Despite the fact that I own twelventytwo thousand necklaces, I want more. Specifically, I want a bunch of these trendish-y bohemian summer, extra long wooden bead and tassel necklaces that are everywhere, but nowhere that I can find. I keep seeing metal versions in the store but who wants a metal chain around their neck when it’s hot out? No spanxs.
So, when the folks at Michael’s asked me to share a Mothers day project that could be made for moms or by moms or by dads for moms…I thought, this is a winner. Oddly enough, my own mom was not much of a crafter but I do recall her making a wooden bead necklace with me on a piece of leather cord. It was with those rainbow abacus beads and I would slide the beads back and forth to learn addition and subtraction. It is nice to think my earliest math skills are rooted in rainbow jewelry. Surely an omen of good things to come.
Anyhooters, back to the Mothers Day project, looky here!
I think I’m supposed to give them to a mom, but I’m probably keeping them for me. Cat moms count!
These are crazy easy to make, especially if you like projects that embrace randomness. I don’t want to pitch this as a strictly kid project because I think the end results can look pretty sophisticated, however, I’m confident the results will come out better if you can embrace unpredictability with kid-like, wild abandonment.
You in? Let’s go!
Wooden beads. Varying sizes. My smallest here is 5mm, largest is 20mm. The big ones look good but whoa can they get heavy! Be sure to buy the unfinished beads as anything pre-varnished will not absorb the pigments.
Water colors. I’m using Dr. Martin’s liquid brand here because that’s what I have on hand and I know the quality is supreb, but you could use any brand of watercolor. Even the stuff they sell in the cheapo travel pallets. Generally, the cheaper the paint the lesser the pigments, which will give you a more pastel color. I happen to like the chalky finish here. You do you.
Embroidery floss. I’m using this for the tassels, but you could certainly sub with yarn or ribbon.
Necklace cording. Michael’s sells a huge variety of colored cords but I like this stuff because it’s smooth. I love the look of the hemp and twine cords but I’ll only wear them with a collared shirt, so this smoother stuff is great.
Plastic or styrofoam egg carton. This is to provide little pools for dyeing the beads. If you don’t have a waterproof egg carton laying around, a deviled egg dish does nicely, or just a selection of disposable cups. Your call!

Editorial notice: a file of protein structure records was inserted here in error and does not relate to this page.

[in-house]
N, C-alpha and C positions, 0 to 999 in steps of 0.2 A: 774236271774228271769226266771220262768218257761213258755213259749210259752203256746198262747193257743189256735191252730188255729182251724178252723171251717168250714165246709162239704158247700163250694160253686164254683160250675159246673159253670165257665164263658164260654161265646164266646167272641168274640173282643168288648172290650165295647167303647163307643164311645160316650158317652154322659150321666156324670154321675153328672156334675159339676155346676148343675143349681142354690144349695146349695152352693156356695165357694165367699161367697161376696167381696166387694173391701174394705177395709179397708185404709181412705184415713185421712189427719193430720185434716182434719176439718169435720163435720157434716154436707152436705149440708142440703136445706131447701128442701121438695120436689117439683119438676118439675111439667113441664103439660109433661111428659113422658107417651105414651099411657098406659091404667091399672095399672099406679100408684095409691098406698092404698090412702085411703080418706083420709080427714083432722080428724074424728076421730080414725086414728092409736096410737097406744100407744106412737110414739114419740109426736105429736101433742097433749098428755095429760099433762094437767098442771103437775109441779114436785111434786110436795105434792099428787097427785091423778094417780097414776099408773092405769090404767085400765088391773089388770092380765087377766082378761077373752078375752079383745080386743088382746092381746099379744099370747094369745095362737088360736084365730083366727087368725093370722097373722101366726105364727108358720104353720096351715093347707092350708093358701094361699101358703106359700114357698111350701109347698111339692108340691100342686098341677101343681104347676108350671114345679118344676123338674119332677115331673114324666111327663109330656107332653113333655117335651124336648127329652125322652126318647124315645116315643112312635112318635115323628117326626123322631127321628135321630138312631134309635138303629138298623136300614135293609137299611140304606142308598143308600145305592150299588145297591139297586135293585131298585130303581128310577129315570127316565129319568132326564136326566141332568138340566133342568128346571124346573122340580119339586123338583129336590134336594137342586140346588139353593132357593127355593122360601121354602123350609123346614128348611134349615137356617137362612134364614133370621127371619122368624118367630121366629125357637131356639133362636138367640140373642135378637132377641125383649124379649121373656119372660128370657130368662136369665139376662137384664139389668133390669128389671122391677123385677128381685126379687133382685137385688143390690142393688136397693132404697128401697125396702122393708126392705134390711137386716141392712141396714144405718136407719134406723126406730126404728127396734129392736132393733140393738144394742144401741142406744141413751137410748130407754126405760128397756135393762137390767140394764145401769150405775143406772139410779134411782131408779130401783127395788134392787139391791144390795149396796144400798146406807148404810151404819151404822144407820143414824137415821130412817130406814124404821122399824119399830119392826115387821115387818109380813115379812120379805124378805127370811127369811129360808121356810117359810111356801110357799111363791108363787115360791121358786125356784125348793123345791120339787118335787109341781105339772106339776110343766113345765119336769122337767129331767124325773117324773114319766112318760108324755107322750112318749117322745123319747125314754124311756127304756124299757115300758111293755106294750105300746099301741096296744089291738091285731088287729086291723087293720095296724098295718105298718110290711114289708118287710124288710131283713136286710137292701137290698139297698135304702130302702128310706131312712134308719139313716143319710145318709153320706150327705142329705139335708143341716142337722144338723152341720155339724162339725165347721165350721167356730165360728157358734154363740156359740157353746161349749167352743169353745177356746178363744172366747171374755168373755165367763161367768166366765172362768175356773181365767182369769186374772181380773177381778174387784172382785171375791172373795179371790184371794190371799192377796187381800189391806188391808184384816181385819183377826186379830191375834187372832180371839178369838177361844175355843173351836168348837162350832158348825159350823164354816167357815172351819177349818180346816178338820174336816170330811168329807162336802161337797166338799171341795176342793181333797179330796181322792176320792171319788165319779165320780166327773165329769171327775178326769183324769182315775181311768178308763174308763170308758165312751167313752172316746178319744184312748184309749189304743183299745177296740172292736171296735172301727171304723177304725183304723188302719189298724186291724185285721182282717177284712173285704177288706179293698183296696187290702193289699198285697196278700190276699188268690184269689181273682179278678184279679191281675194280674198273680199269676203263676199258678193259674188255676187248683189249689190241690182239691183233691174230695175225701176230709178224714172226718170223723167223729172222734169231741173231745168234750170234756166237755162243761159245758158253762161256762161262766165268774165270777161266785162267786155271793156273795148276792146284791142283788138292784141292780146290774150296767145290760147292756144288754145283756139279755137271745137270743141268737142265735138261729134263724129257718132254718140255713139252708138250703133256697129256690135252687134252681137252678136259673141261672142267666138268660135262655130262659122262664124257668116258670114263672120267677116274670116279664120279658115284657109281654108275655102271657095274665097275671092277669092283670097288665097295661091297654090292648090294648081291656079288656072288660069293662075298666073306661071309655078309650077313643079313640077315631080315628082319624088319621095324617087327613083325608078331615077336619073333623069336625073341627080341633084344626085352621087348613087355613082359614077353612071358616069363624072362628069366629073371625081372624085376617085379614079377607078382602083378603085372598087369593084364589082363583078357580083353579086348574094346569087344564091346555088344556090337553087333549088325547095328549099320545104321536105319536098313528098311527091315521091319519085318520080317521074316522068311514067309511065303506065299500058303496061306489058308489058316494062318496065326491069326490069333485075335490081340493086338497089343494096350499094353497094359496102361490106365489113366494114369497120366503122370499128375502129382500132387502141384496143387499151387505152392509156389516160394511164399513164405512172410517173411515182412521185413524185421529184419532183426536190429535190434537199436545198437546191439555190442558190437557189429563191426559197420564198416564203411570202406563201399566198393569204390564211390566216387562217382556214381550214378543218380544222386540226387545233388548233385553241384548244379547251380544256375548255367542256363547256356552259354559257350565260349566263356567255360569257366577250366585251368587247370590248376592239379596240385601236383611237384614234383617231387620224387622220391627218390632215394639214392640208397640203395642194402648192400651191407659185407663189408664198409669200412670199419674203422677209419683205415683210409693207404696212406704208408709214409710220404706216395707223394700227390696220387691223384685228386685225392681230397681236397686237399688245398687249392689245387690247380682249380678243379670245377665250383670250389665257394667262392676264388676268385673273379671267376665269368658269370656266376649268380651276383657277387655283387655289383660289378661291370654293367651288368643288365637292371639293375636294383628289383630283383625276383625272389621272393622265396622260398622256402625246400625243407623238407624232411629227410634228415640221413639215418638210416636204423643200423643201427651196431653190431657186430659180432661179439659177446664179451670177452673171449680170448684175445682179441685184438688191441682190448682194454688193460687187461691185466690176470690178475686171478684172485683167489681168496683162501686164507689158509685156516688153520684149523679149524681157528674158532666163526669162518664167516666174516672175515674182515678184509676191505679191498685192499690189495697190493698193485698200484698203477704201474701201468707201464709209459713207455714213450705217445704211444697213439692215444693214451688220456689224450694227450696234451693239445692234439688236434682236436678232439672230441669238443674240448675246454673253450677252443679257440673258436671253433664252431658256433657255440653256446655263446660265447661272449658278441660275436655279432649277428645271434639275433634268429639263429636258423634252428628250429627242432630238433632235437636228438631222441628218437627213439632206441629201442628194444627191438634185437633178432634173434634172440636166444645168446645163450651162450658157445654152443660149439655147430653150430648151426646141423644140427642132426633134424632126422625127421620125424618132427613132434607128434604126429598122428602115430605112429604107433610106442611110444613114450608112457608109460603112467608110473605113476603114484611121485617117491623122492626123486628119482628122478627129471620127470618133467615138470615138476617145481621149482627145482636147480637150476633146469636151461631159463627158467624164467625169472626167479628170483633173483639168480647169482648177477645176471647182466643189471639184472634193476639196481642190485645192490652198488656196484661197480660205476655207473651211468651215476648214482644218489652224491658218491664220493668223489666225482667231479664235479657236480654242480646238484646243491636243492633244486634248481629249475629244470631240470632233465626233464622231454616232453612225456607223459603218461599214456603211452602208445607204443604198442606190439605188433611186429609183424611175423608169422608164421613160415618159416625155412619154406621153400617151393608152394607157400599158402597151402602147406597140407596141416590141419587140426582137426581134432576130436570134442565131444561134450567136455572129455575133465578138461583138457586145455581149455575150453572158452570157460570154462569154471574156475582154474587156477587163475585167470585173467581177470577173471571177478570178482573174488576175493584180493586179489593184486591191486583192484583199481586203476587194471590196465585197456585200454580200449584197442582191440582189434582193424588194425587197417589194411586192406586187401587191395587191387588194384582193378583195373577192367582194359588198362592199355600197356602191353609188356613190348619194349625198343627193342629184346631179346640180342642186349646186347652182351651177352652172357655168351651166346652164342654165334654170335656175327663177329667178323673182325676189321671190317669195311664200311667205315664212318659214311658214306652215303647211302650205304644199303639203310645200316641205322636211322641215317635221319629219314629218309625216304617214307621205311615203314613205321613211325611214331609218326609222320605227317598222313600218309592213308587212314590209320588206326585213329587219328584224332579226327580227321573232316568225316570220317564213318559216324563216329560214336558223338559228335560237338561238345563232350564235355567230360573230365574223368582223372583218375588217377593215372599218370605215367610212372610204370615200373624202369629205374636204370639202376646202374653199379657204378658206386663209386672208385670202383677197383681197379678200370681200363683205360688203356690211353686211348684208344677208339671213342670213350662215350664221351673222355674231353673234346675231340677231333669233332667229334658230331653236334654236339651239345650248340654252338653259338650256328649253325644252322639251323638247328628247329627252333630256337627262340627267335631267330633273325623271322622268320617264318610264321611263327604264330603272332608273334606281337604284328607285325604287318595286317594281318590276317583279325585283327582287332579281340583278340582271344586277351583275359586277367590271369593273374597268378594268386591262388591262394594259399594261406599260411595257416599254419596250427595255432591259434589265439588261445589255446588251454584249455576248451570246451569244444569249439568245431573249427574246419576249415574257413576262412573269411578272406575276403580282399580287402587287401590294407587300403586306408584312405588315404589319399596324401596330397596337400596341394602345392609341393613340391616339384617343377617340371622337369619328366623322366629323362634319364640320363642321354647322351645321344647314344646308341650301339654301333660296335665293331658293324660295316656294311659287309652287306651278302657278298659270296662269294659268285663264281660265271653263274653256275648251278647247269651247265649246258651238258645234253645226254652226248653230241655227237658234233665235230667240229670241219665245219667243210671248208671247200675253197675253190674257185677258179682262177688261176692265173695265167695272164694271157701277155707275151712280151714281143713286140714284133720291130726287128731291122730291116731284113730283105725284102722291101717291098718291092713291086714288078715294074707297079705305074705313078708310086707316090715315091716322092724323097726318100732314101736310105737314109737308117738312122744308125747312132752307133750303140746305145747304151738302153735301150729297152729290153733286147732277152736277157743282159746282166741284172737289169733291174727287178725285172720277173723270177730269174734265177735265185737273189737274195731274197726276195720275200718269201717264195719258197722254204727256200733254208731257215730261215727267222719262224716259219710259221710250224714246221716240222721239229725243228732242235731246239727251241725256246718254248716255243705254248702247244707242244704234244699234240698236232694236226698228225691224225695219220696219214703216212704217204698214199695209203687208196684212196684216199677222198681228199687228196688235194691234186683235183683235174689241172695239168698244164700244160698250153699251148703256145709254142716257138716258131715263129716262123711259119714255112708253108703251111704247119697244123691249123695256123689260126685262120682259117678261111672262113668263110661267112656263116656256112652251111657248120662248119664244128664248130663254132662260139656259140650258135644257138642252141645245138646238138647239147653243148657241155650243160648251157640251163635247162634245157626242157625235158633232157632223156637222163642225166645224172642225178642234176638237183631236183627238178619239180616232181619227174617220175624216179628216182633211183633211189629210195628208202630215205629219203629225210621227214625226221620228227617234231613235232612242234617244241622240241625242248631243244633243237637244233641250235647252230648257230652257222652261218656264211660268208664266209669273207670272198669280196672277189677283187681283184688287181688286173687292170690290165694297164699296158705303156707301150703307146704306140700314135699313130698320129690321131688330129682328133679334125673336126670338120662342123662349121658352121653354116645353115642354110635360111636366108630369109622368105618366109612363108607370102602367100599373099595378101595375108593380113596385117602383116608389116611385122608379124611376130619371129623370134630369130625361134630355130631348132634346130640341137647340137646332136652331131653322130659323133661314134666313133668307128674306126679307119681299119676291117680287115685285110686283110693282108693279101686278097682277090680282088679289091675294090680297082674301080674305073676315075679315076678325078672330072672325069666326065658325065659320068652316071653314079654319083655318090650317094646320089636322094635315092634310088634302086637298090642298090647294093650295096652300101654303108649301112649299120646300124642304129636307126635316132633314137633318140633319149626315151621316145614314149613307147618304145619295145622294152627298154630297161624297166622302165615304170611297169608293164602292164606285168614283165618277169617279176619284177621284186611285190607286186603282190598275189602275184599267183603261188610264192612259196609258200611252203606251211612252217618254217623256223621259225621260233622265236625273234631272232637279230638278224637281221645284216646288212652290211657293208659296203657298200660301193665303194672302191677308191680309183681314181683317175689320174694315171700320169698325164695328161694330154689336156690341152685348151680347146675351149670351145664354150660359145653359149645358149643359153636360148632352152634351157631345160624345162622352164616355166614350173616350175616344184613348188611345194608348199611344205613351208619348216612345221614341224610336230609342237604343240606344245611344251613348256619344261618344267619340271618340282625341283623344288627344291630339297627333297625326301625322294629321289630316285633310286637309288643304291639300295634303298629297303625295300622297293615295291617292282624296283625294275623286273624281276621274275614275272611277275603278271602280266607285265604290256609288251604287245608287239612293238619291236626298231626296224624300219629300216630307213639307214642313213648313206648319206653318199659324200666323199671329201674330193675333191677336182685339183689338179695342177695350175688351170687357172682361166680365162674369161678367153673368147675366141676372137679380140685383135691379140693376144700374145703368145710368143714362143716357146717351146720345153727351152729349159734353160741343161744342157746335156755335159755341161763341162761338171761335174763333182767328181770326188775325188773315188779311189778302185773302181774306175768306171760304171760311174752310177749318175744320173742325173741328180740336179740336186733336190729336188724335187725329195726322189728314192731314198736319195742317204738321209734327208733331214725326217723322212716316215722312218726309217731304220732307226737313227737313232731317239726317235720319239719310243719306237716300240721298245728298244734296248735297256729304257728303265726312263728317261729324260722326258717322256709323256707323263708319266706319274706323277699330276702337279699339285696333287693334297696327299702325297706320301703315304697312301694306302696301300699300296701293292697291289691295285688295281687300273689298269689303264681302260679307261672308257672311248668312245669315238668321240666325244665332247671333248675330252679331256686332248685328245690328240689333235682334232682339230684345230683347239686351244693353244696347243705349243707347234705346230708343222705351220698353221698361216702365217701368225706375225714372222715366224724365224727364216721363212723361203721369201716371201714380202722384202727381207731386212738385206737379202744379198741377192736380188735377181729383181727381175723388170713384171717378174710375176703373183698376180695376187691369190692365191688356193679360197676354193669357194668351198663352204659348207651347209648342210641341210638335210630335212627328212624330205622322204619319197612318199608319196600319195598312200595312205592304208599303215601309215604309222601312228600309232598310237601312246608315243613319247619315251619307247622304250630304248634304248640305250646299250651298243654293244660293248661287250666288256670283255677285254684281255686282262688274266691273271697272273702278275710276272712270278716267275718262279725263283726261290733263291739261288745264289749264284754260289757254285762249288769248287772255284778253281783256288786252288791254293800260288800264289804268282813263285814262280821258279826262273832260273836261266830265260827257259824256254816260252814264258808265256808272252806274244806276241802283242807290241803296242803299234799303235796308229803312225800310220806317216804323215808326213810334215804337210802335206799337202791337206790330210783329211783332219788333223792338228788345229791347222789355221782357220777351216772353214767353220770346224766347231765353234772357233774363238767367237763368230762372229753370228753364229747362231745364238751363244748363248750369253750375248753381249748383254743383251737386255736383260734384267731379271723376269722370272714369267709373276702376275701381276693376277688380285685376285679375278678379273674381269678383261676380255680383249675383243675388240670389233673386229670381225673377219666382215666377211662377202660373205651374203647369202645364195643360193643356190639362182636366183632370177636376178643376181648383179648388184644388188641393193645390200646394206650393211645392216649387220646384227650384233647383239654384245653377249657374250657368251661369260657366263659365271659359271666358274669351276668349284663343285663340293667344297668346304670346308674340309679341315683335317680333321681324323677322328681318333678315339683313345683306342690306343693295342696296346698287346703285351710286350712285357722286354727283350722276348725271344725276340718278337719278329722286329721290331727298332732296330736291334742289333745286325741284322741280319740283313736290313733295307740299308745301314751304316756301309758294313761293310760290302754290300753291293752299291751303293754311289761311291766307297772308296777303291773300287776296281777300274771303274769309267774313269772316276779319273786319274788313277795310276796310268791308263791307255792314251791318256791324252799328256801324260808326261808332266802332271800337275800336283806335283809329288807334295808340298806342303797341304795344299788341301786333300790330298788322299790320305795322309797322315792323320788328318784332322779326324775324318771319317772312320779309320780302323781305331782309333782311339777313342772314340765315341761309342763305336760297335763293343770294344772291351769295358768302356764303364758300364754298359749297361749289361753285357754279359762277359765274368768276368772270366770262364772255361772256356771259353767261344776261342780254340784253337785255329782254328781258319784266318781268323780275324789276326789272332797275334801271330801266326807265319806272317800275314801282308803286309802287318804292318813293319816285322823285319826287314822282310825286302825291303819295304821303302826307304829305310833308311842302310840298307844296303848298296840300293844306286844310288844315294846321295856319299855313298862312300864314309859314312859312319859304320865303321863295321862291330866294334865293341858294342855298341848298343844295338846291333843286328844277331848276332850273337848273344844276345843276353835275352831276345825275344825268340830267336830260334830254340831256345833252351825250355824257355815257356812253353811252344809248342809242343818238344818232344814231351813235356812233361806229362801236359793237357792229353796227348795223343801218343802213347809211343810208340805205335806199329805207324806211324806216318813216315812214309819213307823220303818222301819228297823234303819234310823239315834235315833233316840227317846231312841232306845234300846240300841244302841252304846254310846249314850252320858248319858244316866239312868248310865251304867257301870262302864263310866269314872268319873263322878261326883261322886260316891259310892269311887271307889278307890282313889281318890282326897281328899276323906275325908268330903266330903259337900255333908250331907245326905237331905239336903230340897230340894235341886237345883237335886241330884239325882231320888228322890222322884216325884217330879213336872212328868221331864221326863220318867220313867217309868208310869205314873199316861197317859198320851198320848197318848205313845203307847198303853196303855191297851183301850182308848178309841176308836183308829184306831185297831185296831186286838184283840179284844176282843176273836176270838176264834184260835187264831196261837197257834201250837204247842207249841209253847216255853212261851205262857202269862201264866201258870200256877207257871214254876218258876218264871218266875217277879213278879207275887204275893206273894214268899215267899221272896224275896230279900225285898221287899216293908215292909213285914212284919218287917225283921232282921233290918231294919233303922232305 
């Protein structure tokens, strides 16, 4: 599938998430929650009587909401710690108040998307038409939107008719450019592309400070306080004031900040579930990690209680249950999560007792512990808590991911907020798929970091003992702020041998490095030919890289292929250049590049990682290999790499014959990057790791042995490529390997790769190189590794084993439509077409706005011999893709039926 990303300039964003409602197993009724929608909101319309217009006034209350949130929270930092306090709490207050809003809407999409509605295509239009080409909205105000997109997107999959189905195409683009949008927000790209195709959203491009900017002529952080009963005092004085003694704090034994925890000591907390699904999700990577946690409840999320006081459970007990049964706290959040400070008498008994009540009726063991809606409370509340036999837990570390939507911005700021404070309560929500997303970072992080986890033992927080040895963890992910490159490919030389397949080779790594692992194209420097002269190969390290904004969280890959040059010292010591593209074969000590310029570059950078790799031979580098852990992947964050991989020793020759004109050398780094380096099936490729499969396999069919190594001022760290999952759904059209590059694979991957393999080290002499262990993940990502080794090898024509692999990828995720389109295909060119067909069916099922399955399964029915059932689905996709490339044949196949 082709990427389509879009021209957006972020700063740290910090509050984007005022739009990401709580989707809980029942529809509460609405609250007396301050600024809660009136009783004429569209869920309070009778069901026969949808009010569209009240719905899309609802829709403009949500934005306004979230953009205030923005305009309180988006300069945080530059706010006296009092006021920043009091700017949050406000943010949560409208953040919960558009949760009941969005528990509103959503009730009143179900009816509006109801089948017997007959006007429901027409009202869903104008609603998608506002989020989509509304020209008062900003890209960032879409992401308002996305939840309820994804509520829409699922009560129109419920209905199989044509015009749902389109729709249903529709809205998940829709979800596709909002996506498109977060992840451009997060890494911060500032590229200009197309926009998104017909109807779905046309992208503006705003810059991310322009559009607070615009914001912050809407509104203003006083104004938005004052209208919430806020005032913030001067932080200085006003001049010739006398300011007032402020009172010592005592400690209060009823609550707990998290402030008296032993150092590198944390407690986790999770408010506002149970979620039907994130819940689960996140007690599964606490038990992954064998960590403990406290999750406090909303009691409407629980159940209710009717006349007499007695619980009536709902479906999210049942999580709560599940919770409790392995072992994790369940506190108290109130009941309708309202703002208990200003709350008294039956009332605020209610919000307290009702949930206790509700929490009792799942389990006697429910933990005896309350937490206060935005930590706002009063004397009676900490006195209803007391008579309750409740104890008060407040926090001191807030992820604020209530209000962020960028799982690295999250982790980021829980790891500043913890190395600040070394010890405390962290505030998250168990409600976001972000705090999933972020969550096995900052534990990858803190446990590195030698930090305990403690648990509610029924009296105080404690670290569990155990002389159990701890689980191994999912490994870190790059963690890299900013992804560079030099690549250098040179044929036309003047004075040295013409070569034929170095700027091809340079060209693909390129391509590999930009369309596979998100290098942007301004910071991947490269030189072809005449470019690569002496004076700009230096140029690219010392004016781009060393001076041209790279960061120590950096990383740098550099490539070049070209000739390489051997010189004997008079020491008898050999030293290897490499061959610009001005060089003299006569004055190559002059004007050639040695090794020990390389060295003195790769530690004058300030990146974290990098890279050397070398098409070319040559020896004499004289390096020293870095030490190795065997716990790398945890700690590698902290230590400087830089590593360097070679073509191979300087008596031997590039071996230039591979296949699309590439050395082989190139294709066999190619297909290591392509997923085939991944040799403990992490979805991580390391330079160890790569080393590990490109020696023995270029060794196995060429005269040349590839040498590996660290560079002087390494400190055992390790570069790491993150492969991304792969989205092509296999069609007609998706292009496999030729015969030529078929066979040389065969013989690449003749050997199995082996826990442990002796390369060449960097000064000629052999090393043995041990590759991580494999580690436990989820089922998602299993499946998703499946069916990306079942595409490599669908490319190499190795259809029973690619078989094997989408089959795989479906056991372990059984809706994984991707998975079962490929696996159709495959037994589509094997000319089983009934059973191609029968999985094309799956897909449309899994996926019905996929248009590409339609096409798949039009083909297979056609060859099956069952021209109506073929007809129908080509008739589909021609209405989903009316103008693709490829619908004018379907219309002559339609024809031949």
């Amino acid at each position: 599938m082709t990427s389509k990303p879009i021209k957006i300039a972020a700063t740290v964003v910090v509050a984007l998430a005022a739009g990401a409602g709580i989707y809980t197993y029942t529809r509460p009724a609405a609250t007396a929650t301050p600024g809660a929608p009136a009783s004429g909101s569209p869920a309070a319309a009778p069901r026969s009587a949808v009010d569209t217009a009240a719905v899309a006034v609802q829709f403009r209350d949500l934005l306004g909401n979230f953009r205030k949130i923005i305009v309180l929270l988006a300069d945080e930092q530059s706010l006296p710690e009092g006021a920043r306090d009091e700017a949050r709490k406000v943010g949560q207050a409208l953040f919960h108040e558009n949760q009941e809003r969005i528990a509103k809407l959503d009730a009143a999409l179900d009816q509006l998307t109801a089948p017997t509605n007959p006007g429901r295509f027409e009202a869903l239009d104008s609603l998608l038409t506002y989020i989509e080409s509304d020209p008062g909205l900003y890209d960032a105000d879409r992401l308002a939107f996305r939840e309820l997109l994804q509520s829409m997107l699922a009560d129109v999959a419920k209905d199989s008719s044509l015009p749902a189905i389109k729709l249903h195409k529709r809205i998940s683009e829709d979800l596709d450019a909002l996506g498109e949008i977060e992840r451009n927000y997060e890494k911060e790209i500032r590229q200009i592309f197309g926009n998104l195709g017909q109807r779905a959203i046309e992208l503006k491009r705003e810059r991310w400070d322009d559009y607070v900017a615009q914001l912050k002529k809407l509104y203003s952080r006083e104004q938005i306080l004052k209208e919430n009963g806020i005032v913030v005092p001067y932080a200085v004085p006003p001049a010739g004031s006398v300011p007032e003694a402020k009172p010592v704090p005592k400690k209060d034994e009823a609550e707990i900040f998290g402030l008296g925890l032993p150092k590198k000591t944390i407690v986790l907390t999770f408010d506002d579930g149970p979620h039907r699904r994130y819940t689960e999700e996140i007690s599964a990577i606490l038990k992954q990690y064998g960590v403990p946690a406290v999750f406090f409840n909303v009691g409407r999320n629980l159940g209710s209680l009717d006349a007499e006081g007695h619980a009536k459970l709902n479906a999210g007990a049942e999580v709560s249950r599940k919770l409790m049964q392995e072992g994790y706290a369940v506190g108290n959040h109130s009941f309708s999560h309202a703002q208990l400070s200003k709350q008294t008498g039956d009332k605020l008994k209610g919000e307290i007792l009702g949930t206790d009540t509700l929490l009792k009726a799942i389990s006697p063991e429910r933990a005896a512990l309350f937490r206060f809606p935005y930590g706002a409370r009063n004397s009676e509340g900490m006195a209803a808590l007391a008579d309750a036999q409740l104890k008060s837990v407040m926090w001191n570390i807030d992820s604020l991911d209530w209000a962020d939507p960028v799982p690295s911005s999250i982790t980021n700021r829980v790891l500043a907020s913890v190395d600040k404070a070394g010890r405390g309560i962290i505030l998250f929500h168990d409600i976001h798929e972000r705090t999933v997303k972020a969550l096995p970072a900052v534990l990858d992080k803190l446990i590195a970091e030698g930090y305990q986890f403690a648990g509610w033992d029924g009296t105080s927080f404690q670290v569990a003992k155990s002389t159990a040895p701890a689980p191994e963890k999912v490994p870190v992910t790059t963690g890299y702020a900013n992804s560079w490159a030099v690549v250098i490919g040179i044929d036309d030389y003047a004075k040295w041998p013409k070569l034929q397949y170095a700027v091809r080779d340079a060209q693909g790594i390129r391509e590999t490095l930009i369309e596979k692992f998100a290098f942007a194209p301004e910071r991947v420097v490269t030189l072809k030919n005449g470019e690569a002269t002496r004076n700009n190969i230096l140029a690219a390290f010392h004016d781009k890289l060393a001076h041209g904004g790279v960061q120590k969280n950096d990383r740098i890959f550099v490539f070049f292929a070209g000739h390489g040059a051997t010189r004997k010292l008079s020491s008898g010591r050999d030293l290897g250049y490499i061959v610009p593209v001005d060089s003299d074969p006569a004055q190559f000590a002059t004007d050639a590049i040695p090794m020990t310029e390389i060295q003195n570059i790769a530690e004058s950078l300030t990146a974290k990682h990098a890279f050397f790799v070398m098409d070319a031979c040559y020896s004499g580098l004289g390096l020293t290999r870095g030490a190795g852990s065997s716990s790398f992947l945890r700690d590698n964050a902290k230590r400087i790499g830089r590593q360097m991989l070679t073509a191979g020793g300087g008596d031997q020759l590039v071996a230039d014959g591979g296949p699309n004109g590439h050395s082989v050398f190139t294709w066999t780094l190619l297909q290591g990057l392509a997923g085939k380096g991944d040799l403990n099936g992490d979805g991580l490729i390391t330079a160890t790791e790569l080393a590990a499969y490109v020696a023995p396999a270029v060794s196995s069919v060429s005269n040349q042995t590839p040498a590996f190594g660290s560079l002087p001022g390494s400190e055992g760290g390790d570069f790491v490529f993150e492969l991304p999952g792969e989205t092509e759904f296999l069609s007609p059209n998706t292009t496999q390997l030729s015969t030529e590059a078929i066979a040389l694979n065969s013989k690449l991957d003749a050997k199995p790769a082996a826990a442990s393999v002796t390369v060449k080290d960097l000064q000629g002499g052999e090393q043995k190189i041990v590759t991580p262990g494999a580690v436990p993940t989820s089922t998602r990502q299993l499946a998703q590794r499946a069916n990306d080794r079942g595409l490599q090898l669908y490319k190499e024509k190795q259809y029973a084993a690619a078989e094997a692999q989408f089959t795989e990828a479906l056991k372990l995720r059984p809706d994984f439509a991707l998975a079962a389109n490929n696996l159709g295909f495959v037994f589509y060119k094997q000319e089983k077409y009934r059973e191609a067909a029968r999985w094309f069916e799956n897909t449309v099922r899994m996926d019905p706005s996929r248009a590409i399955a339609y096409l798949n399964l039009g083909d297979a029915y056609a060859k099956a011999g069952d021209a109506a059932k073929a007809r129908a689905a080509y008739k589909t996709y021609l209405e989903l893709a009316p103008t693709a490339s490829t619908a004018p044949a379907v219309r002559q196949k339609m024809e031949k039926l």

Mix your watercolor paint with a small amount of water. Maybe a tablespoon. Hard to say how much exactly depending on the density of your paint and the porousness of the beads so you’ll have to experiment a bit. Like I said – this project is best when you embrace the unpredictable!
Let the beads soak about 10 minutes. Some dye will absorb almost instantly (like the hot pink) and some will take a while and still look awfully subtle (blue). You can also take them out in phases and/or mix the dyes to get a whole variety of hues and saturations. When you pull them out, just set them on paper towels to absorb the extra liquid. They won’t dry 100% for a few hours but if you get them dry to the touch you can string them up within a few minutes.
Also. Warning: wear gloves.
Use gloves, or a plastic spoon, or just give in to the elements. If people ask you why your hands look odd, tell them purple fingers are all the rage in Ibiza.
Now all that’s left to do is string them up!
If you want to know how to make a simple tassel, I wrote an in-depth post on that a couple years back. I also threw in a few black and white beads from Michaels for good measure. That’s my never-fail tip for color and pattern mixing: throw in something with a graphic black and white pattern to ground the crazy and it will always, always, always look good.
Or you can skip the tassel and extra beads. It looks mighty swell on its own! And no fancy clasps here. These necklaces are meant to be worn long so you just tie a knot off the top and call it a day. Bam!
Although the beads are laid out randomly, sometimes I’d find that it did not lay evenly because there was too much weight on one side, so I went and added an extra large bead to the opposite side. If I was a serious beader I’d weigh this stuff on a scale first, but I don’t think anyone is calling the bead police here.
This one is the simplest but it might be my favorite! I also like this one…
Michaels sells this twisted cord stuff that is super cute, although a bit too big to thread through the holes of most beads. Darnit!
This makes a terrific project for kids of all ages (that means you) and if you decide to not give it to a mom, that’s cool too. Happy crafting!